Deccan basalt

Deccan basalt

[′dek·ən bə′sȯlt]
(geology)
Fine-grained, nonporphyritic, tholeiitic basaltic lava consisting essentially of labradorite, clinopyroxene, and iron ore; found in the Deccan region of southeastern India. Also known as Deccan trap.
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Superb Minerals, India had their usual large selection of zeolites and related minerals from the Deccan basalt of India.
Bhattacharyya T, Pal DK, Deshpande SB (1993) Genesis and transformation of minerals in the formation of red (Alfisols) and black (Inceptisols and Vertisols) soils on Deccan basalt in the Western Ghats, India.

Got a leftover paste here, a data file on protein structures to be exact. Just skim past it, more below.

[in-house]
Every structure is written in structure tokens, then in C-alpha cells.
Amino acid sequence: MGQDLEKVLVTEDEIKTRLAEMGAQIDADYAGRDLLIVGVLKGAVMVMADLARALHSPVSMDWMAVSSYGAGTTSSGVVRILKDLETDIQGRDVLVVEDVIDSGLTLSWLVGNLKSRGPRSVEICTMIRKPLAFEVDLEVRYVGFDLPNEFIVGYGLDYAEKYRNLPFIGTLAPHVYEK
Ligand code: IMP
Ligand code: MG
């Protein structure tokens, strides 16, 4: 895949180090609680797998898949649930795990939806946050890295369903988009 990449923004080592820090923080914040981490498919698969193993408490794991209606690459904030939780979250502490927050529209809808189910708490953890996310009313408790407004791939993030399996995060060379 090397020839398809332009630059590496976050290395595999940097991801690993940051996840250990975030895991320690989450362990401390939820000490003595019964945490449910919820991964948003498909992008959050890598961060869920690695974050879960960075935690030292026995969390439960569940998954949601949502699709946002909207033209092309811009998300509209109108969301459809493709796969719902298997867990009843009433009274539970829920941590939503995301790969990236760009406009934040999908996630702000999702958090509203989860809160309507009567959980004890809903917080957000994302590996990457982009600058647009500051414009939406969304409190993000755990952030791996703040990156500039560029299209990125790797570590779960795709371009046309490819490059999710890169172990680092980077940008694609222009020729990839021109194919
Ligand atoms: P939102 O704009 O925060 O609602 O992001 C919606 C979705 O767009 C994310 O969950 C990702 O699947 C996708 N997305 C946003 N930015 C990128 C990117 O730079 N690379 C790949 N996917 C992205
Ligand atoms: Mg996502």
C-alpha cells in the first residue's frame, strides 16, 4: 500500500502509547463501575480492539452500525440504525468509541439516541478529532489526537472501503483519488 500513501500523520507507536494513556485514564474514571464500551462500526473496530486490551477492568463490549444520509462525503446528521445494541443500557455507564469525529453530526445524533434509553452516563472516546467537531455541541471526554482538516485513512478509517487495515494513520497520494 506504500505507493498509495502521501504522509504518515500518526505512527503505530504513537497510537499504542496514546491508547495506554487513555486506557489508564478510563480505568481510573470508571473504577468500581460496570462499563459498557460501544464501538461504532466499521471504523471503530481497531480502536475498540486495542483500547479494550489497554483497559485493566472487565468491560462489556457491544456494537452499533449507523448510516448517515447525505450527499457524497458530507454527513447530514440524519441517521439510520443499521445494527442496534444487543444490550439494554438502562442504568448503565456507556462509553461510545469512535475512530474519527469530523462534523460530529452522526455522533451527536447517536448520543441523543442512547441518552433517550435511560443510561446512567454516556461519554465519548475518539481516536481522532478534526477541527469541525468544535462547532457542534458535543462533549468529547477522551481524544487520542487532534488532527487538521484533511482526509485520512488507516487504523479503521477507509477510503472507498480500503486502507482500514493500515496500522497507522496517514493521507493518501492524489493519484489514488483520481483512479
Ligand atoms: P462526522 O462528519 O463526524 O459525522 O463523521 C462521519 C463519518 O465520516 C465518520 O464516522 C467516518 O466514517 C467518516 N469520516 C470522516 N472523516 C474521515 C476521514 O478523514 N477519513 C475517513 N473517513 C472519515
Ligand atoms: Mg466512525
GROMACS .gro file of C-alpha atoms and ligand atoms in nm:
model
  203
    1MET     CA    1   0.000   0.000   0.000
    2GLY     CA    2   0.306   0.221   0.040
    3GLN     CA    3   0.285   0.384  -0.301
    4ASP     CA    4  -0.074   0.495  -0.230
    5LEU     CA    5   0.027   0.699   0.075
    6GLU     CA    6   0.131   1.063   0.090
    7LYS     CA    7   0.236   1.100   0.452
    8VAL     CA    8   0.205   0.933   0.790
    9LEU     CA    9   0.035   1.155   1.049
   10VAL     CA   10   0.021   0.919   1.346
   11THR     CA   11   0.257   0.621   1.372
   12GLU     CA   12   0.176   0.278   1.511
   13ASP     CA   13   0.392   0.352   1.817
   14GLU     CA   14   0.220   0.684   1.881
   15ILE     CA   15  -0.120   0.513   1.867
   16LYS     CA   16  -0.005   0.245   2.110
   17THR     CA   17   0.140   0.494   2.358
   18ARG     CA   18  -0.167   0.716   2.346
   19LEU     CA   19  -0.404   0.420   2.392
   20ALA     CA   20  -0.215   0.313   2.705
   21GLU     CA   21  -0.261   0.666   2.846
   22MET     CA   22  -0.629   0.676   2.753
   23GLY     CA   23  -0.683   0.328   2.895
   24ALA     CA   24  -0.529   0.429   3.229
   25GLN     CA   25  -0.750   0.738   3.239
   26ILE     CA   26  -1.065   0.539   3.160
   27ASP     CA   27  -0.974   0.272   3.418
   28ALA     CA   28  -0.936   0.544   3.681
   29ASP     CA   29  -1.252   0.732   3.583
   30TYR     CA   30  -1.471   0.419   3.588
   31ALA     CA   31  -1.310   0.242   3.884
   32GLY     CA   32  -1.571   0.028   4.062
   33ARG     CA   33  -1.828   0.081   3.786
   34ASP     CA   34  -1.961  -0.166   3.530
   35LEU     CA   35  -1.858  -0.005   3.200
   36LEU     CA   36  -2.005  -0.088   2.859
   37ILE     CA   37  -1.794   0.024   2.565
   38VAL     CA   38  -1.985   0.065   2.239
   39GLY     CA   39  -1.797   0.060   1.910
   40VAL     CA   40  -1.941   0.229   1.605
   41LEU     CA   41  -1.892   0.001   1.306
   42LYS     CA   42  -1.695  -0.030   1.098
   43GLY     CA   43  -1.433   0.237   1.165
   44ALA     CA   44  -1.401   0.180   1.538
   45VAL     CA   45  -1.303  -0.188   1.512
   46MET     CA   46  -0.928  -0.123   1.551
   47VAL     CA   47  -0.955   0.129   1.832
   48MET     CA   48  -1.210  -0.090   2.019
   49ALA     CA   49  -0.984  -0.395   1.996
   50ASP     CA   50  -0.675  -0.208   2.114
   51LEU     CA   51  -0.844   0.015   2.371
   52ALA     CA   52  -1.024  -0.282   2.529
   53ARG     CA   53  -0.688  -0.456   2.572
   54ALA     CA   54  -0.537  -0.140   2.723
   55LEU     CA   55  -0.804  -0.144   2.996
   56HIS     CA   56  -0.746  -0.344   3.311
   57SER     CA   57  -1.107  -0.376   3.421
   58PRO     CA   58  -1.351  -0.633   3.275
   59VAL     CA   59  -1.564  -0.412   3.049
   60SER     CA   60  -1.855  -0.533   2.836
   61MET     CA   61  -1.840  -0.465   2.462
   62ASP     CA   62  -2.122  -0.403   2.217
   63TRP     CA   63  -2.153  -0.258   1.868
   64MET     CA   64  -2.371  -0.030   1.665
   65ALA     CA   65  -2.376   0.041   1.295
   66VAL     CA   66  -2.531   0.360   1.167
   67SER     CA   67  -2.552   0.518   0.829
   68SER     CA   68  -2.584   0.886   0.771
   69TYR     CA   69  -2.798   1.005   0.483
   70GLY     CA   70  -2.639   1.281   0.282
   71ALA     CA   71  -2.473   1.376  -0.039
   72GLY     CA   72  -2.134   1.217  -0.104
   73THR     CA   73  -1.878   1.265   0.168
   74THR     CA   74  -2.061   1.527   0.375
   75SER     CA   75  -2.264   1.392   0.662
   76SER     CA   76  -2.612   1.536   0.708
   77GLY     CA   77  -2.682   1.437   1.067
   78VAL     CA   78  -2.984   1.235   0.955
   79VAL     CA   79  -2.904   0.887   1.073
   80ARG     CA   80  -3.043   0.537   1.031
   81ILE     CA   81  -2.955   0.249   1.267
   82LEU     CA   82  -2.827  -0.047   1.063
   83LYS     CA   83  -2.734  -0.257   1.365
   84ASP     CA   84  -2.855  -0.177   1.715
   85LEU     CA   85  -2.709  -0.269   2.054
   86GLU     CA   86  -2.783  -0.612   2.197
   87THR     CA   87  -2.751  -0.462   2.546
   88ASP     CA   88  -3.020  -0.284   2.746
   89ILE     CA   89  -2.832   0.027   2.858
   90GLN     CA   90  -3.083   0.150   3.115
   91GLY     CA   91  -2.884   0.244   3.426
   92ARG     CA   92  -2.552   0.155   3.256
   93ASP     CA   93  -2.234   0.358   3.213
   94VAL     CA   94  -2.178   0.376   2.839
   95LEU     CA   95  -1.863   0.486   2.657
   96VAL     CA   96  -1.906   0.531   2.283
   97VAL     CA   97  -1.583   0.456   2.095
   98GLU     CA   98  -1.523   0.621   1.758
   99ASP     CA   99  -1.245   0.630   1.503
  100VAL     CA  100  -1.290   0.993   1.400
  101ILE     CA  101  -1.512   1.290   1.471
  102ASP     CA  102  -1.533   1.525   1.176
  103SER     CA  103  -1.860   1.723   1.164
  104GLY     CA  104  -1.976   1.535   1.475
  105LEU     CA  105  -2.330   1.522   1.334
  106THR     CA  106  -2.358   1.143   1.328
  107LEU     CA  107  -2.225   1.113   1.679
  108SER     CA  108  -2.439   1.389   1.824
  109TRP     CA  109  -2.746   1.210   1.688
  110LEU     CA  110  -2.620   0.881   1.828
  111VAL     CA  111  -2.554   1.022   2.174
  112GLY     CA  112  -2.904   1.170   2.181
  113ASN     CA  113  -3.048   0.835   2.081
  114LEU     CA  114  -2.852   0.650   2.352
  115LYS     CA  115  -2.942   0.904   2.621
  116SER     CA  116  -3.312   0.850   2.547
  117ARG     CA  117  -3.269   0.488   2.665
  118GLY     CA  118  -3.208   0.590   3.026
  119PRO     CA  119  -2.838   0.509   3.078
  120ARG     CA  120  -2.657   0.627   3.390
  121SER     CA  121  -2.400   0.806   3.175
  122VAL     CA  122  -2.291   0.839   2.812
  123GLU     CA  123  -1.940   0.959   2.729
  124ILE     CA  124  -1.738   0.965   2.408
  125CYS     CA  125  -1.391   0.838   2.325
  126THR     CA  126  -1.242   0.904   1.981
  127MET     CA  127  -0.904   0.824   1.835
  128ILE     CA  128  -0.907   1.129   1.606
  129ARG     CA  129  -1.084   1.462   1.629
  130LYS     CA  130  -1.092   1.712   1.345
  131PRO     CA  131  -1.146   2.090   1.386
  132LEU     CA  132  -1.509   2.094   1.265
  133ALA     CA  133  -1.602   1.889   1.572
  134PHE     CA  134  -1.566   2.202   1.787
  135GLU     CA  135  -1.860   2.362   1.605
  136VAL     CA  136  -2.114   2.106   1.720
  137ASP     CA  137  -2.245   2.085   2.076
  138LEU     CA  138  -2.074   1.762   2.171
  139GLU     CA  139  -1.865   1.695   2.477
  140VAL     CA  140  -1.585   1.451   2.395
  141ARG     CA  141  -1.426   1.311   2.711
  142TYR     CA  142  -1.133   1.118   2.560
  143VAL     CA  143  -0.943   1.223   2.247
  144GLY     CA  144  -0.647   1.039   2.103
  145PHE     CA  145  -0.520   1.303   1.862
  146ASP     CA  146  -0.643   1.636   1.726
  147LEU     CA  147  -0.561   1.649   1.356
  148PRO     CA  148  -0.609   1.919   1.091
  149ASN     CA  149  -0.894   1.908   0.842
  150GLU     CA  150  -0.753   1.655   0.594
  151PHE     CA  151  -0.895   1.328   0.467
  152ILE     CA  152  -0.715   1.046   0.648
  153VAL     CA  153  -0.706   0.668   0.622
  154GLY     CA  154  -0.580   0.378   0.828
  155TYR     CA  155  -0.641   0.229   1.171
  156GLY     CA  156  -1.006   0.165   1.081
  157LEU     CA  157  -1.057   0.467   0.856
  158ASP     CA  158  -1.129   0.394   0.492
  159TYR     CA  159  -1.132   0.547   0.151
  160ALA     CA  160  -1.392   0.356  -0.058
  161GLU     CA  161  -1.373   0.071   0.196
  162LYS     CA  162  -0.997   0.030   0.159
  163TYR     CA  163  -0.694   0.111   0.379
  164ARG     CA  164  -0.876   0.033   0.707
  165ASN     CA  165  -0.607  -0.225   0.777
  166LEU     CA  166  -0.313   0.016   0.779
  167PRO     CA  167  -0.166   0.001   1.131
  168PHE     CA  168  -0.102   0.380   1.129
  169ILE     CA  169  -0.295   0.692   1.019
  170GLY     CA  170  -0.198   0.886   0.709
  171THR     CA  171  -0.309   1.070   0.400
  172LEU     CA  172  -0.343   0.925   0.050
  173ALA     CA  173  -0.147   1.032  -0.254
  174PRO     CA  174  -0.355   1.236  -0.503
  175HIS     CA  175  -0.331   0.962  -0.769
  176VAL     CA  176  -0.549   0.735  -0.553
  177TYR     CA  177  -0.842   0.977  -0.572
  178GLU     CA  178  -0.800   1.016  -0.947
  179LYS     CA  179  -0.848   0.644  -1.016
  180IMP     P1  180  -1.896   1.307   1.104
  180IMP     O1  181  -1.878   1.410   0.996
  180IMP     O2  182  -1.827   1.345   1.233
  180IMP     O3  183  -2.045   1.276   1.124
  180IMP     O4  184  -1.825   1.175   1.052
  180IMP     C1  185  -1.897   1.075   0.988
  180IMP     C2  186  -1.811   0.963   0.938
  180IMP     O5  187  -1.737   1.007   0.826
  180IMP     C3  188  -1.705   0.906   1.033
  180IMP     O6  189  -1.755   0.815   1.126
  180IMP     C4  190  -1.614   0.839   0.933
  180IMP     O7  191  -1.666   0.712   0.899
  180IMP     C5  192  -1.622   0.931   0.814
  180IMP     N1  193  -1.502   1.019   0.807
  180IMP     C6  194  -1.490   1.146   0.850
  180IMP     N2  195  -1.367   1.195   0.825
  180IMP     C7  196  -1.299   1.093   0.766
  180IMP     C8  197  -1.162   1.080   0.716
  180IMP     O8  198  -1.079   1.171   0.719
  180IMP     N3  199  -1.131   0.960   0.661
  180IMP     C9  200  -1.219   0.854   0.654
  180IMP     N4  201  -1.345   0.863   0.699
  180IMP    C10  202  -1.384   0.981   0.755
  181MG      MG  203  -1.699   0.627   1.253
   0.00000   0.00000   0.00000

Clay minerals of black soils developed on Deccan basalts (Pedons 3, 7, and 8) were composed primarily of smectite ([is greater than] 50%), with small amounts of kaolin, chlorite, vermiculite, mica, and quartz (Fig.
According to him the massive blocks are common striking features in thin basaltic layers particularly in the margin areas of the Deccan basalts and decomposition of the trap rocks under certain circumstances gives rise to eminently clayey products containing large percentage of iron.
The REE studies initiated by Alexander and Gibson (1977) for the Deccan basalts of Dhandhuka area, Western India have shown the significant concentrations of Cerium.
The eruptives from MgO-rich (~16%) parental picritic magma (Krishnamurthy and Cox, 1977) would yield higher platinum group element (PGE) concentrations than typical Deccan basalts and their Cr/Ni ratios are closer to those in the Spanish Caravaca K-T layer than to chondritic ratios (Vannucci et al.
Unlike the bulk of the Deccan basalts, these rocks north of the main lava flows did not erupt at the surface, but cooled underground and trapped the helium instead of releasing it into the atmosphere.